“Soon, the Healey will be a collector’s piece. But no one who has sat behind the wheel of a Big Healey will forget the enduring excitement of it all—the huge surge of power, the tumultuous exhaust and the rest of the pack shrinking to dots in the mirror”. This was how Austin-Healey 3000 owner James Ewing paid tribute to the endearing character of the hairy-chested Big Healey in Safety Fast, some months after I’d watched the last true production Mk. III roil off the Abingdon Assembly line in December 1967.
He was right, of course. Today the Big Healey is an appreciating collector’s item. But the trouble with too many collectors’ cars is that they tend to be cosseted, treated gently, used for a few miles only on hot summer days out of respect for ageing and practically irreplaceable bodywork and mechanicals. The Big Healey was never meant for such cotton-wool treatment. It was meant for hard driving, the sort of scruff-of-the-neck motoring I indulged in with a then-young Mk. III for 14,000 memorable miles at the end of the ’60s. Today, Leyland spares for 3000s have almost dried up, but thanks to a handful of people like Derek Spencer, of D. Spencer Motor Engineering Ltd., 144 Fleet Road, Hampstead, London NW3, those lucky owners of the marque examples can continue to drive them regularly and forcefully, secure in a source of spares and craftsmanship which will keep their cars permanently youthful.
Spencer was practically forced into Healey specialisation by public demand after proving his worth with the marque in his preparation of SID 1, Healey-enthusiast Sid Segal’s racing 3000, at the beginning of the ’70s. In those early days the demand was for performance conversions and tuning; then came a shift to general repairs of engines, gearboxes, suspension and so on; now the pendulum has swung right over to complete rebuilds—”so many are coming in it’s ridiculous.” For now the moths are catching up with even the later Mk. 3s, inner and outer panels suddenly disappearing into brown, or aluminium-grey, dust. A few years ago, even when factory replacement parts were available, the cheap answer might have been to bolt on a set of glassfibre replacement panels. Now, as originality is essential to an appreciating asset, glassfibre is out for both Spencer and his customers, unless they’re daft enough to stipulate it.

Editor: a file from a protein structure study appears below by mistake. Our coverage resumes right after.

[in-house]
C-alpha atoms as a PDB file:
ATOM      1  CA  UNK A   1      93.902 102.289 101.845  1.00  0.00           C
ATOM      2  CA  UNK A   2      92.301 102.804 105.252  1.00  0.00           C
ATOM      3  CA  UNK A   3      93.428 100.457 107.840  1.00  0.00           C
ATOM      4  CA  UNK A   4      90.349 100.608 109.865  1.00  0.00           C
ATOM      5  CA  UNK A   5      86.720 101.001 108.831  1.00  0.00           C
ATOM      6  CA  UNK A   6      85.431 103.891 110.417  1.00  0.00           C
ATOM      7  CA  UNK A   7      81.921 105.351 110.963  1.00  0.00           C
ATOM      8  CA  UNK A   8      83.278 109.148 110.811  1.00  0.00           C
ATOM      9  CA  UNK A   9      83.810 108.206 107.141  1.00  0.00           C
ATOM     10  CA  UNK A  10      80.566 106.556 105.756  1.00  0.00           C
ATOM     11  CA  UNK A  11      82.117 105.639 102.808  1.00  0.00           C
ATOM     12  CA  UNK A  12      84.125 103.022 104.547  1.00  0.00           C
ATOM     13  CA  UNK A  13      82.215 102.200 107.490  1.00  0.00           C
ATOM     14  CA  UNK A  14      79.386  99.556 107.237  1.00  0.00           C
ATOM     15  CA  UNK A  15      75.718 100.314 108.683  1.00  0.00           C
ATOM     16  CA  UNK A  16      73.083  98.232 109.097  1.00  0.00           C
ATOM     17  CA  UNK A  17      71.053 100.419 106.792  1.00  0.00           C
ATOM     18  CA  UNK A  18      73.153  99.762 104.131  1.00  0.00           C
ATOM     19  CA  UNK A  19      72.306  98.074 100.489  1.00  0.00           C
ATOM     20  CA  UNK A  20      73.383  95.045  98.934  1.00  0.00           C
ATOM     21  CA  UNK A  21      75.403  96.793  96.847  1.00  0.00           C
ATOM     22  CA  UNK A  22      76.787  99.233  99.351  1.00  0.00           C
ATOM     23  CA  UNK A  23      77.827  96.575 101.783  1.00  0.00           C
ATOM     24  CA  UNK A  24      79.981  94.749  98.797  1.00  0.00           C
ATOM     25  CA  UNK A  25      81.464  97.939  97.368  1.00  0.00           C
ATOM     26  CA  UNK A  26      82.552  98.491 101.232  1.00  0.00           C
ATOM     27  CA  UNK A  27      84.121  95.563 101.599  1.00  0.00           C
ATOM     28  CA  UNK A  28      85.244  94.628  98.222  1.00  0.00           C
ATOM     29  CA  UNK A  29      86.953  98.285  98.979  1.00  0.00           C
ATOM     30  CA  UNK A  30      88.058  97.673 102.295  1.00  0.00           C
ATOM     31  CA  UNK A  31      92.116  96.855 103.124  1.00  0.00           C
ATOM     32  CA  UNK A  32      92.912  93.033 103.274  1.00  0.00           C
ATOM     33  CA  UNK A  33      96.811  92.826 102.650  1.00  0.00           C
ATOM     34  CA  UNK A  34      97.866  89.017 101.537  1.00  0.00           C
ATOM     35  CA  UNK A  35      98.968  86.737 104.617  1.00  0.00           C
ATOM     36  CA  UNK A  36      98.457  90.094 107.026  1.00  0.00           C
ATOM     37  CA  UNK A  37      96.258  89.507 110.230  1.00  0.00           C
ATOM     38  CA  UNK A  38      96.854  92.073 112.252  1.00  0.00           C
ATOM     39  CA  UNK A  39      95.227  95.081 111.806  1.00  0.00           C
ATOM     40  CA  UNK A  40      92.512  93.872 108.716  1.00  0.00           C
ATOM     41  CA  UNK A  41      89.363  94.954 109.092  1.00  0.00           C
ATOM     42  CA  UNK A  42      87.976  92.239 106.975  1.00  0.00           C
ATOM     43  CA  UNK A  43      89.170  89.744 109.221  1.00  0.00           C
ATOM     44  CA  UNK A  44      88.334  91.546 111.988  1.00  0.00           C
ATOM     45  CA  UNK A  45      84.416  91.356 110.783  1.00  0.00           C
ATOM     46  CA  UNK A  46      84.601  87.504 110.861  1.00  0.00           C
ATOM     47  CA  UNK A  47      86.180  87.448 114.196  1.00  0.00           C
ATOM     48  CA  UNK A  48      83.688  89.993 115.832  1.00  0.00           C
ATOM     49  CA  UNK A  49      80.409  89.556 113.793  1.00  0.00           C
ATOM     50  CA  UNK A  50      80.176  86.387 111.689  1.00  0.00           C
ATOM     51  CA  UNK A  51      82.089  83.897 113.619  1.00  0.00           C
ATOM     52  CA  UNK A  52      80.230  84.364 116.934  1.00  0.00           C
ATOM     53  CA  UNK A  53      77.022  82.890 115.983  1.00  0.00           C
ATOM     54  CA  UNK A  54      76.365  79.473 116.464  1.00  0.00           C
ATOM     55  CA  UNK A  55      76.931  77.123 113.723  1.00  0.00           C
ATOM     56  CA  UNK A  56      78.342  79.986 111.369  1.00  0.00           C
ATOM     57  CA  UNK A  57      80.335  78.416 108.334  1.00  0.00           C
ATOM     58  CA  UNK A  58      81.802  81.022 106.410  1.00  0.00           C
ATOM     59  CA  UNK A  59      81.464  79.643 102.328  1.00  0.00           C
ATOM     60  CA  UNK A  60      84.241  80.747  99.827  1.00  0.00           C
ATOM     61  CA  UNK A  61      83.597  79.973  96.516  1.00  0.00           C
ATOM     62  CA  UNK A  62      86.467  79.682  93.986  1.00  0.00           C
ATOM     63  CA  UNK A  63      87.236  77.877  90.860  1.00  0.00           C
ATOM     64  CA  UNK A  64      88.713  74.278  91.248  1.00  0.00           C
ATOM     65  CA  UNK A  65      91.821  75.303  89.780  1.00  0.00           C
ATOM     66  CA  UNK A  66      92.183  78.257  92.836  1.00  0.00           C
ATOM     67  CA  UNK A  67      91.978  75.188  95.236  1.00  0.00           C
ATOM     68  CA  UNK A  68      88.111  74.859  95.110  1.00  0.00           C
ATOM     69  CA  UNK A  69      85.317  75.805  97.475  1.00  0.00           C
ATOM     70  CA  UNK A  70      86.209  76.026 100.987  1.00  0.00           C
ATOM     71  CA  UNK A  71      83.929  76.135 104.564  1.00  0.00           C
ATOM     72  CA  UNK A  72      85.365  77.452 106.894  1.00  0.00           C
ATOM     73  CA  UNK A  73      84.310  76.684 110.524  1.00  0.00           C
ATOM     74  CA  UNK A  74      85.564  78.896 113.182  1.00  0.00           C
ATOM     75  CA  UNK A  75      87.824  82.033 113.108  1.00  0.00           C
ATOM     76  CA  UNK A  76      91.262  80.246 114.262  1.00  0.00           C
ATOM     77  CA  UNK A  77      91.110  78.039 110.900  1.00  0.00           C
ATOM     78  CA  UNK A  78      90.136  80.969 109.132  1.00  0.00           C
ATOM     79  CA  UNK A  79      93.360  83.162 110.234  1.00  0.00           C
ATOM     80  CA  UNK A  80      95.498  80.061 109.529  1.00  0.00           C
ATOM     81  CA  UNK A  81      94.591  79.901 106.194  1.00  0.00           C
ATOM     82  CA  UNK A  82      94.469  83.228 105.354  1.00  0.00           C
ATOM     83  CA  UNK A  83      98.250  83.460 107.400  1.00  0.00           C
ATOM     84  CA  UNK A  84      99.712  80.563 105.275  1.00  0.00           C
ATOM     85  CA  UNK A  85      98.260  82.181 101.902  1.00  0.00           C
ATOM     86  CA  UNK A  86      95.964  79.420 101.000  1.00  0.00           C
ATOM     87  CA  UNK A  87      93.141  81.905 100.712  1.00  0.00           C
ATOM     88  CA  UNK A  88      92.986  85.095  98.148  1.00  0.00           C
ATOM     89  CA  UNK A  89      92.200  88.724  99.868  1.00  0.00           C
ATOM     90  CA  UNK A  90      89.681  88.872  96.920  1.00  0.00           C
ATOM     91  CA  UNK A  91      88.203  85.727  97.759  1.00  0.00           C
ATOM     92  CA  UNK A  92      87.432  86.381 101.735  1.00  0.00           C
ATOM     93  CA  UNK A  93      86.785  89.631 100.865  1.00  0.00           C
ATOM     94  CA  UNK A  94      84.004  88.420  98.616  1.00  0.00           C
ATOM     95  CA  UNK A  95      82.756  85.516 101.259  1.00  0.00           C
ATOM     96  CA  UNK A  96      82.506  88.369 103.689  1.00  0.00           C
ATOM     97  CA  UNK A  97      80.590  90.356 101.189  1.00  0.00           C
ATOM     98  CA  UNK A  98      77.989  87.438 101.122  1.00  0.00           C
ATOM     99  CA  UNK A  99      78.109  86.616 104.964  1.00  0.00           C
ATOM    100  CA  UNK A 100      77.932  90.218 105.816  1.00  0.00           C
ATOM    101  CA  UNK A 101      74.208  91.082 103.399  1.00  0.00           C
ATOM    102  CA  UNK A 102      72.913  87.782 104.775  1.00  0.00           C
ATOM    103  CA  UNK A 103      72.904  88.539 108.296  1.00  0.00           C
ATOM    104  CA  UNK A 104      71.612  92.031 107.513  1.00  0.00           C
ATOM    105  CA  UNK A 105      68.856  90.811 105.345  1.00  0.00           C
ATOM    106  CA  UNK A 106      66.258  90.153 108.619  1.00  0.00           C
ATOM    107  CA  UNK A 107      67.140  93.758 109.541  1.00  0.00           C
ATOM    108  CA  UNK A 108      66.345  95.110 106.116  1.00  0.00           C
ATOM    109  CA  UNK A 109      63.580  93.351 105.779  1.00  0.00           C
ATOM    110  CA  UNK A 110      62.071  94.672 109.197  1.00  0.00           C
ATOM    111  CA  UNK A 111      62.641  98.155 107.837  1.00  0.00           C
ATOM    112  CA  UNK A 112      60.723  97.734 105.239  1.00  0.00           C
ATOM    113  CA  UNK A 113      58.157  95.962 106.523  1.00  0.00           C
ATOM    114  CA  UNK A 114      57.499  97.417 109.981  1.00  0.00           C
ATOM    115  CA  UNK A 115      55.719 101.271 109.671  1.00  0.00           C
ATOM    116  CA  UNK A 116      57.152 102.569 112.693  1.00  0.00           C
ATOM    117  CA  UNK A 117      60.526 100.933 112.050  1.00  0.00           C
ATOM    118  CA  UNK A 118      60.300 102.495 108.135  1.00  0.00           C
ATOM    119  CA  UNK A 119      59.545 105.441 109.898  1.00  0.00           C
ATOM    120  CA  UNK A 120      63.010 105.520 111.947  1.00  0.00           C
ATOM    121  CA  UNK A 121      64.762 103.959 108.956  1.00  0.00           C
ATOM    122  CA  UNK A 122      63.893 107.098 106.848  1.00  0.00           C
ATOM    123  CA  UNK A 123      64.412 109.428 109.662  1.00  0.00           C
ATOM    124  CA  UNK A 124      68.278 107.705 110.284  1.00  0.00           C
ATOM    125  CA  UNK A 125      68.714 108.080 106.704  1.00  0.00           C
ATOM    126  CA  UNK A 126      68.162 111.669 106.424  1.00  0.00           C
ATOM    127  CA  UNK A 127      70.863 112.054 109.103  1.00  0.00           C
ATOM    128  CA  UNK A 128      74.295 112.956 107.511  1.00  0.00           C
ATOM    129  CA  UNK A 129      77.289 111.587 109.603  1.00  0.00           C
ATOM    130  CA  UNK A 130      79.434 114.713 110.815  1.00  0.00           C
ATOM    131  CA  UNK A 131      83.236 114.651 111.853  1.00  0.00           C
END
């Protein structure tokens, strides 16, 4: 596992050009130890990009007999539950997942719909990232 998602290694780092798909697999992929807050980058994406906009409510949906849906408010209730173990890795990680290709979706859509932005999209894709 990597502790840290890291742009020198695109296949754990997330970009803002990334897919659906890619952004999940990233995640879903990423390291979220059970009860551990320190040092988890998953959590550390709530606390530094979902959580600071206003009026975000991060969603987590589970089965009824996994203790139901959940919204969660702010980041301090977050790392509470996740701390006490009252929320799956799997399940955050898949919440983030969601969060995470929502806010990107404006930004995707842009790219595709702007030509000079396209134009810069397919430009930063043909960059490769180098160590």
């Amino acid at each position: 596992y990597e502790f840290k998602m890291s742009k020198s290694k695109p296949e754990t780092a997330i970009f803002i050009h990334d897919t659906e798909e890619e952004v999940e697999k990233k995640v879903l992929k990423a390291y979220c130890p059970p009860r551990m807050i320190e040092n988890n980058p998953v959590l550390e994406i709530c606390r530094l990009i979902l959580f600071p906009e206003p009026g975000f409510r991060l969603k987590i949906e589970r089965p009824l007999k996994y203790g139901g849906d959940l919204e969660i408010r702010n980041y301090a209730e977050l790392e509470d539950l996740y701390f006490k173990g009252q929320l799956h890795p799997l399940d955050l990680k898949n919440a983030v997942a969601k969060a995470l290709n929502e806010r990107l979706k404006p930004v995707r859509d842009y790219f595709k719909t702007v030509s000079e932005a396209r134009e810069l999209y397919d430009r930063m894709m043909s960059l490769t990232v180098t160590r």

To make this possible, Spencer has contrived to duplicate every exterior panel in the original material: steel where Jensen Motors produced steel panels for BMC, aluminium where the West Bromwich firm ulilised it for the front and rear shrouds. So now you Big Healey owners can take your chances with London taxis and buses with the same confidence as the rest of us in current production cars. Steel door panels, door shut faces, inner wings, outer and inner sills are produced too. Such specially-produced, low-volume parts, produced for Spencer by Oldham Panel and Sheet Metal Co., Tipton, Staffs, are necessarily more expensive than original Leyland parts; Spencer will supply factory front wings, of which there are still a few about, though probably not for long, for £30, while a Spencer steel wing, soon the only choice, will be twice that, or an aluminium replica, produced on the same jig, £90. Spencer rear wings, steel or alloy, are £50 each, complete front shrouds, aluminium, of course, £120, or available in sections. Inner wheel arches are £28 and door shut faces £8. Even bonnets can be made to order. A complete body rebuild, using such new parts and including spraying, would work out at roughly £1,200 to £1,400, depending upon the state of the chrome, says Spencer.
In fact Spencer has so many Big Healey parts available that he has thought seriously about building brand-new exact replicas and even raised the finance to do it. “But Rubery Owen dpn’t want to know about making new chassis” he says ruefully.
Spencer gave me a few “buying a Big Healey” body tips : “Some look good outwardly until you start prodding around the inner sills; that’s where you find hidden and forgotten Polyfilla. The inner rear wheel arches rot at the door shut-faces, the shut-face starts to flex, sets off the wing and then there’s real trouble. Chassis don’t rot much, only the occasional outrigger, which is easy enough to fabricate. Boot floors rot, too, but, again, they’re easy to fabricate. Fuel tanks corrode and are no longer available from Leyland, so we have them made. Underseal is the pain in the neck. You don’t see it until it catches fire and then a big hole appears in the rust underneath.”